I designed this add-on Battery pack because I program my Propeller Platform around the house, and I hate having to drag a Power Adapter everywhere I go. With this module, I just drop it on and go. When I do use a Power Adapter, I don't need to remove it, I can flip the switch on the battery pack.
My design uses common AAA batteries as the power source. The Propeller Platform has very flexible power consumption capabilities, so the Battery Module can run for many, many hours:
- 40 Hours 3 cogs running @ 20MHz
- 17 Hours 3 cogs running @ 80MHz
- 8 Hours 8 cogs running @ 80MHz
The Battery Module is also available as a kit from Gadget Gangster.
Step 1: FAQ
I designed the Battery Module with a few objectives;
- It should be cheap. Cheap to buy, cheap to use
- It should be easy to recharge / replace the batteries
- It should be easy to build, repair, and modify.
1 - Cheap
Small PCB, uses inexpensive AAA batteries so charging circuitry doesn't have to be on-board. It takes advantage of the Propeller Platform's on-board regulator to provide 3.3v power. Liquidware's Power shield is awesome, uses a lightweight battery, and has built-in charging, but $40 is more than I wanted to spend.
2 - Easy to charge / replace batteries
Compared to LiPo or or Li-ion, nimh AAA batteries are incredibly easy to charge and replace. There are a million nimh chargers already available, and you could even use standard Alkaline batteries in a pinch. It's easy to swap out dead AAA batteries with a fresh set, and when the batteries stop holding a charge, you can pick up replacements at the local 7-11.
AAA nimh cells aren't as flashy as a proprietary LiPo cell, but given my design goals, I think it's a better choice.
3 - Easy to build / modify / repair
Everything is through-hole, and the design is available under the MIT license. It's a simple circuit but I want to keep it as open and hackable as possible. Links to download the layout files are on the last page of this howto.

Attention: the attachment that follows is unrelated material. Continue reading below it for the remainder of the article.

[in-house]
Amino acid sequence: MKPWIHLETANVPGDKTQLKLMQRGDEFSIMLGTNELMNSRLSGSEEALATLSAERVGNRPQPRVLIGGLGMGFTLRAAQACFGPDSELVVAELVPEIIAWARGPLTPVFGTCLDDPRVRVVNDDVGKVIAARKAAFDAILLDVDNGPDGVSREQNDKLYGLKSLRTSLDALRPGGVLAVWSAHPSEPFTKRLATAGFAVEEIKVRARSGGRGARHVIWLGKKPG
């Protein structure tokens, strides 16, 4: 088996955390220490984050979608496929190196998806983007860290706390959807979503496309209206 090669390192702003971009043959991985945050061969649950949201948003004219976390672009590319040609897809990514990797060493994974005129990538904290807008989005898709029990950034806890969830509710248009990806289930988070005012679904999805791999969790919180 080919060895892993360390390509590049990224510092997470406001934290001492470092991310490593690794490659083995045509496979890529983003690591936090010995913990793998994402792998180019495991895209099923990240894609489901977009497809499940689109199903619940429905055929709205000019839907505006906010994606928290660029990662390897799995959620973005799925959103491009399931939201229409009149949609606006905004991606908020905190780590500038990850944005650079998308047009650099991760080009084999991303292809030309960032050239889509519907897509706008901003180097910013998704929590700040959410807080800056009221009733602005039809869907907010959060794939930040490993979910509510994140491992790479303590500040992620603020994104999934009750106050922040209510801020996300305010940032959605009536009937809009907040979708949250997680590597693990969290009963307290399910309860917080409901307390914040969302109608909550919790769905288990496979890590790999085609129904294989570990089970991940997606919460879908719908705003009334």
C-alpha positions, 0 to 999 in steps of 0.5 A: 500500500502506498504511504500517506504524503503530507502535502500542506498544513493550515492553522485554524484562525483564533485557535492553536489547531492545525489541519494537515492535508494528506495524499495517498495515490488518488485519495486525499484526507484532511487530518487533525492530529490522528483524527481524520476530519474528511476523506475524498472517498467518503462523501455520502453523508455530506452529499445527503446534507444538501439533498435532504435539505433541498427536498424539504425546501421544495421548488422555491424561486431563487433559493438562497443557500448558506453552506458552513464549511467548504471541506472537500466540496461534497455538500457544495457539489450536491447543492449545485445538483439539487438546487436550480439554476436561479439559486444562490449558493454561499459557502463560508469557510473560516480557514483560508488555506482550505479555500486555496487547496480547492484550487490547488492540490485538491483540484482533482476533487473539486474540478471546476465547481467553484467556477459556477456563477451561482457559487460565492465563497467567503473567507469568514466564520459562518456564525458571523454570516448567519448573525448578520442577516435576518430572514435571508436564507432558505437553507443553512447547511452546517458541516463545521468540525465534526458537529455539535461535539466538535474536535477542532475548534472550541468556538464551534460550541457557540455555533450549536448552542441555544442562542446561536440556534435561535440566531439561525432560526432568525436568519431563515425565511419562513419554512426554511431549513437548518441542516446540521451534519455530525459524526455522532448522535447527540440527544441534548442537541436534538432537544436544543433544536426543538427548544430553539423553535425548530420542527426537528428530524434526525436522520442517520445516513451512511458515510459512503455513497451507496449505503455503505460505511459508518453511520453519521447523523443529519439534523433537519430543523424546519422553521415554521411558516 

Is it Easy To Build?
Yes. If this is your first time soldering, it will probably take 15 minutes. If you're a seasoned pro, it should take longer for your soldering iron to warm up than assemble.
Step 2: Preparation: Tools
This is a great project to learn how to solder. There are a ton of great instructables on how to solder, I also did a little demo video here.
You'll need a few tools to assemble the project;
1 - Soldering Iron and solder. Leaded solder is easier to work with, and a 15-40 watt iron is just fine. A conical or chisel tip works well.
2 - Dikes. Diagonal cutters are used to trim the excess leads from components after soldering them down.
If this is your first electronics project, I suggest you start with an inexpensive soldering iron. Why? Because you'll be able to get a feel for doing electronics projects without spending a lot of money. If you enjoy yourself, then you can upgrade to better equipment and give your 1st iron to someone else who is just starting out. I offer an Elenco kit that includes a 25 Watt iron, stand, wick, and a solder sucker for $25 (pictured below). You can also get a pretty nice Weller iron on Amazon that includes extra tips and solder (but no wick or solder sucker) for $15.
Step 3: Preparation: Parts List
Flip on your soldering iron and let it warm up! While it's warming up, check to make sure you have the following parts. If you've ordered a kit, double check to make sure your package has all the parts listed. If there's anything missing, just email us at firstname.lastname@example.org;